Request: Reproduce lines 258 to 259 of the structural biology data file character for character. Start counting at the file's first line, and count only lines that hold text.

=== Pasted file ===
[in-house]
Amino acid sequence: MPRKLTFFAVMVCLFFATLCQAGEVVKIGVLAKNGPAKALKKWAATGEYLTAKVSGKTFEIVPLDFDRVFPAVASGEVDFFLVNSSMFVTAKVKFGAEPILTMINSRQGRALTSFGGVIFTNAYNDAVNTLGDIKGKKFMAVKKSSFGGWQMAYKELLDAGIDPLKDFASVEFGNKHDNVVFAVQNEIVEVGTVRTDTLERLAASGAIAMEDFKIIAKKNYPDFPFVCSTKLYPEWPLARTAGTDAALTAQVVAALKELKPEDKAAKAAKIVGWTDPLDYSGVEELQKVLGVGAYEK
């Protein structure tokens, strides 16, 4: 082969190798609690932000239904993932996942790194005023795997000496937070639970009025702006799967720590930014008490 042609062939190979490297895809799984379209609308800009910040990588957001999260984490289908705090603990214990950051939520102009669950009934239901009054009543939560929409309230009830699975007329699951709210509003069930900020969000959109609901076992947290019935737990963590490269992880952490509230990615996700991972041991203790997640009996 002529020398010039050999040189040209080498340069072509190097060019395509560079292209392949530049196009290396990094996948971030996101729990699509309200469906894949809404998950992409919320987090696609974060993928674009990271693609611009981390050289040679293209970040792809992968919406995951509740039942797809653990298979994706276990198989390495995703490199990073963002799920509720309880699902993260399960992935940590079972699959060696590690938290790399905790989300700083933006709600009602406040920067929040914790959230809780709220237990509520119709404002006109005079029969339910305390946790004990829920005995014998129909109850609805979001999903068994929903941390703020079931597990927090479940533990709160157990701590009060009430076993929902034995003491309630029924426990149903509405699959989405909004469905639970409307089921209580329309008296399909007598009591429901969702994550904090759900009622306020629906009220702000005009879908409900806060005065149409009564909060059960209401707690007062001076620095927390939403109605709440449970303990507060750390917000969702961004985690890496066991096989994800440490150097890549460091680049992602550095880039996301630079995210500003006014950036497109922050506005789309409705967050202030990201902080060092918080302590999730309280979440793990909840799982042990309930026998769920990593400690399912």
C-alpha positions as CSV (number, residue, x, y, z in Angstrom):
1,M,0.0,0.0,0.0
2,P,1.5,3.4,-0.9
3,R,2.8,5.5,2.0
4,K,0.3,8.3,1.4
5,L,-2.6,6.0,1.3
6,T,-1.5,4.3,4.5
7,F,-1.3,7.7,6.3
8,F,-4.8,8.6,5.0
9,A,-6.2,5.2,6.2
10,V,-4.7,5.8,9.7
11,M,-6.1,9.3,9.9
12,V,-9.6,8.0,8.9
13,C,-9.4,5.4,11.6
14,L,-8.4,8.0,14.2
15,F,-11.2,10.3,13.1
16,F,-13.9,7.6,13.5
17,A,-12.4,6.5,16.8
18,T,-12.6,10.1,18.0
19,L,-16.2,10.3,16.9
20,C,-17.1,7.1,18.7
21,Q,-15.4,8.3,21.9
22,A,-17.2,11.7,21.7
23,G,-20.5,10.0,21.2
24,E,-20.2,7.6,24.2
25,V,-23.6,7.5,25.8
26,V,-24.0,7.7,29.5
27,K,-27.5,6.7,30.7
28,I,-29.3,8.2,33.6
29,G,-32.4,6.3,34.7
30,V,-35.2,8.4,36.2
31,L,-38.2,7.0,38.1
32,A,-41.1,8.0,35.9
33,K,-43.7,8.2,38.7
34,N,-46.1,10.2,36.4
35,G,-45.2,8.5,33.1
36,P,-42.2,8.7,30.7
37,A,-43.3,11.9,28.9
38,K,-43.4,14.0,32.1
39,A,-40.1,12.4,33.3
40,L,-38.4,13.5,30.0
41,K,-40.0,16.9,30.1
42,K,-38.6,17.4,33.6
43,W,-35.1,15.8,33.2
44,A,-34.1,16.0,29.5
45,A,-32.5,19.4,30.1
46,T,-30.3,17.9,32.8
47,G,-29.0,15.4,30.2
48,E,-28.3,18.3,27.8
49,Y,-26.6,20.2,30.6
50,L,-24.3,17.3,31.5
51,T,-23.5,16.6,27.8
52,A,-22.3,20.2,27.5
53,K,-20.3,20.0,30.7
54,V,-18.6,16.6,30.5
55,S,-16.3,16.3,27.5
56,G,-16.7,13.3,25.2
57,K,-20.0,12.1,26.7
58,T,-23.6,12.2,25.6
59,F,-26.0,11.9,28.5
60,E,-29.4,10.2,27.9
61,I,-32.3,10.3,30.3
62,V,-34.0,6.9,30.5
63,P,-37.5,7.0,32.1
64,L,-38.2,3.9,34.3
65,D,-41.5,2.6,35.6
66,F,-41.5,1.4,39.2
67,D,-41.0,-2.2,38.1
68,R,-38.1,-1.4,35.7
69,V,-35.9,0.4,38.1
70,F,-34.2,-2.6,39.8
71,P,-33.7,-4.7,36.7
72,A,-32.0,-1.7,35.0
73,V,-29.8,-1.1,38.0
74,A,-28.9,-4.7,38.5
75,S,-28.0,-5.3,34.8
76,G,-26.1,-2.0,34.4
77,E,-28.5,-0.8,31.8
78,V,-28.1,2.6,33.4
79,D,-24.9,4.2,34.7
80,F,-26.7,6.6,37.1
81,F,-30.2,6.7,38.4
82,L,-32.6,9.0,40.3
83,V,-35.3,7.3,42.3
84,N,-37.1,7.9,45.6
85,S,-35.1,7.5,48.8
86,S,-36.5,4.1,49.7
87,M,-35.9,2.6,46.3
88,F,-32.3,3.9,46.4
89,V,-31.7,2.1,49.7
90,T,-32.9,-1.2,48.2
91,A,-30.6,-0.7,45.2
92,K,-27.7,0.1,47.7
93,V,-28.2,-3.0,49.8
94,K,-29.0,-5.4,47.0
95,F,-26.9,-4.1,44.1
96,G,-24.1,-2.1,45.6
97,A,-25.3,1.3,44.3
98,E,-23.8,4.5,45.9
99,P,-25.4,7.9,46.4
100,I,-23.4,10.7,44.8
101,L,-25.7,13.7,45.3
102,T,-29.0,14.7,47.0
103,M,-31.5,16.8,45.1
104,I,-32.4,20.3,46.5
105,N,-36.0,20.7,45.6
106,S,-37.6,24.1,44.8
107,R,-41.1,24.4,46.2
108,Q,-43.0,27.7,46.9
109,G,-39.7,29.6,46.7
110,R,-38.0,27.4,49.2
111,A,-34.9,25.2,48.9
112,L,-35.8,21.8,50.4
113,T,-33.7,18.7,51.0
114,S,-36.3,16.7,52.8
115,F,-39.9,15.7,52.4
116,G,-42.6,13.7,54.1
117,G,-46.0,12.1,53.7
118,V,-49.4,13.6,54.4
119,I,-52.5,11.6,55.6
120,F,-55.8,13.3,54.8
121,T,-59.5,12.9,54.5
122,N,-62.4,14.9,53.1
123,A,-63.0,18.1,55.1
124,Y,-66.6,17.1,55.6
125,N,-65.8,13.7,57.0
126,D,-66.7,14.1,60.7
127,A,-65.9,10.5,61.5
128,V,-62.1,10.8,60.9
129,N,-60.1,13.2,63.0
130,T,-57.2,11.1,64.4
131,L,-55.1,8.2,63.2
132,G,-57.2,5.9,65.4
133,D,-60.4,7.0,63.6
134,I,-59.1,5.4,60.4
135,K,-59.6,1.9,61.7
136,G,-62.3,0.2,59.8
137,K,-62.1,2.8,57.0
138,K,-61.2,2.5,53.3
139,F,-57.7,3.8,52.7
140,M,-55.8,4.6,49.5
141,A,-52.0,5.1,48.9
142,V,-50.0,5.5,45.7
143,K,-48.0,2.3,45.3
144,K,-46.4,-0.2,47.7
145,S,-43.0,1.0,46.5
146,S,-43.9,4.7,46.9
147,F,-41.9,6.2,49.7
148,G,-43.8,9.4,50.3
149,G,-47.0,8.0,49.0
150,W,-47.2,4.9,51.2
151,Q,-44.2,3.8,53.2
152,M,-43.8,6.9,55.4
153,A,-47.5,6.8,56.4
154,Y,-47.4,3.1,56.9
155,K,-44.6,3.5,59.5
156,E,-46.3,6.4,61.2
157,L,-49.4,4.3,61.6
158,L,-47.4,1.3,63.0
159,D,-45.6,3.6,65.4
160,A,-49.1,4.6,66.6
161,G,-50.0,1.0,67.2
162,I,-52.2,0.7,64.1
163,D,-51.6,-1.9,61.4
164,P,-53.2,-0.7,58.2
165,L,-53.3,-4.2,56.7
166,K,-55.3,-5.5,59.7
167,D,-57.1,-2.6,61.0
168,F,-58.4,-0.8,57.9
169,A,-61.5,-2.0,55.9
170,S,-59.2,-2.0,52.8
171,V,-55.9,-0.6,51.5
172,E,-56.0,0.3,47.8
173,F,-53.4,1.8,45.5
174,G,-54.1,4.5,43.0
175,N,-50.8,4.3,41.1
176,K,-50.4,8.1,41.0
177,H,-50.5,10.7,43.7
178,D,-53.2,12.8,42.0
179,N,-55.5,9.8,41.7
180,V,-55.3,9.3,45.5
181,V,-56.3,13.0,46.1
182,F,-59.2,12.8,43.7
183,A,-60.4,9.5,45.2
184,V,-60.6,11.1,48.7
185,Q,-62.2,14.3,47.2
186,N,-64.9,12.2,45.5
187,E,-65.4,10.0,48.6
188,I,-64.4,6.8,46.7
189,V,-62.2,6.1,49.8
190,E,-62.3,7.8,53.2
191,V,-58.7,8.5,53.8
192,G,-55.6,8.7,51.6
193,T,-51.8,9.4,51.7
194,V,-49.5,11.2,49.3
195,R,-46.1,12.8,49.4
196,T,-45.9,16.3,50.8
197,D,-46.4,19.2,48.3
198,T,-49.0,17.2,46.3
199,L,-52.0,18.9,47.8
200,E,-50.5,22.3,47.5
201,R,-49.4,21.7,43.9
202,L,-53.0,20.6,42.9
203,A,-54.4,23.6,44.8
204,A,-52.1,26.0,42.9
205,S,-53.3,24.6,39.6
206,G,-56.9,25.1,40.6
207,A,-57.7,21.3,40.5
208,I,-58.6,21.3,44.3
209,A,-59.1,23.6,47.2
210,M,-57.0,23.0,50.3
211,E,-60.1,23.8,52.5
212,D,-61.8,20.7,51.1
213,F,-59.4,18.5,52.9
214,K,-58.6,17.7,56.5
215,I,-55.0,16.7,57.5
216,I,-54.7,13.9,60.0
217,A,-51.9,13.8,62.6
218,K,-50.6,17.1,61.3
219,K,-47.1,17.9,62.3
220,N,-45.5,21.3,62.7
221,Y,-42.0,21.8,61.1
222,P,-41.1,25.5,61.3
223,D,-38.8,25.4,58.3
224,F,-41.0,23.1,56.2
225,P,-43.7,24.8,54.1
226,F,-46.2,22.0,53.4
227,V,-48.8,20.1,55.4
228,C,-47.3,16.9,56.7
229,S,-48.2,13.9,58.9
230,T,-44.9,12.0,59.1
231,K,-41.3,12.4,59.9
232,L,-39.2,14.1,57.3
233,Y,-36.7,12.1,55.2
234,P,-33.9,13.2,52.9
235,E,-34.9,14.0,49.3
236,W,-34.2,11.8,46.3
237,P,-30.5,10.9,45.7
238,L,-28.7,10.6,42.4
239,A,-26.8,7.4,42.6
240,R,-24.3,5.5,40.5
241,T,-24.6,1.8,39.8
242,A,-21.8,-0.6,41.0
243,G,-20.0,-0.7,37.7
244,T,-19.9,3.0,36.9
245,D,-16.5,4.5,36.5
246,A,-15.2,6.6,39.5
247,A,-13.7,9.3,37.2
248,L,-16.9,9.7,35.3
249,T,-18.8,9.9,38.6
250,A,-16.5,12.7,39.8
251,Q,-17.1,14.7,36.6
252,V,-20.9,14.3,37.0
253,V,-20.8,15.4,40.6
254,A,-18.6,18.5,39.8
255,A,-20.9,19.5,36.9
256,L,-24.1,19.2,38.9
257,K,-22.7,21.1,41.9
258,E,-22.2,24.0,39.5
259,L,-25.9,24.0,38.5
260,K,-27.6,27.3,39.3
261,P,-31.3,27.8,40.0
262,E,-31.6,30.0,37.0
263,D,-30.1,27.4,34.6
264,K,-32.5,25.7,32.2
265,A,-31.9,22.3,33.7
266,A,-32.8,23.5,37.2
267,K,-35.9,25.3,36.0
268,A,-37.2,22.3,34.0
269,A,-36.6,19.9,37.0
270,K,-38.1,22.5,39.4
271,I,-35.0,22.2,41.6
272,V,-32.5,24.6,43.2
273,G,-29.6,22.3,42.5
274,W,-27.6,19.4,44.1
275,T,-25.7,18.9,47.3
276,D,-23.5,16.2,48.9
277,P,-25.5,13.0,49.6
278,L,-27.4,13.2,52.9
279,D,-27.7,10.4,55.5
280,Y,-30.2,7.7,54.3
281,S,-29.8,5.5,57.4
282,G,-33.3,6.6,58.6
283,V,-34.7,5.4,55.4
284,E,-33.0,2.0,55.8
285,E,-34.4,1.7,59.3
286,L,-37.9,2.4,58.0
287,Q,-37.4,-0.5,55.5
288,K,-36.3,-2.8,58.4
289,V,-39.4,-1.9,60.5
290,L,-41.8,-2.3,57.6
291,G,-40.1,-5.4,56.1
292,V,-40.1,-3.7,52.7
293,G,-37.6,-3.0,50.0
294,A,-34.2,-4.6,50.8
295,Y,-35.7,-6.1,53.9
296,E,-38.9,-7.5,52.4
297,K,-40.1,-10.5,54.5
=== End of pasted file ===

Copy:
254,A,-18.6,18.5,39.8
255,A,-20.9,19.5,36.9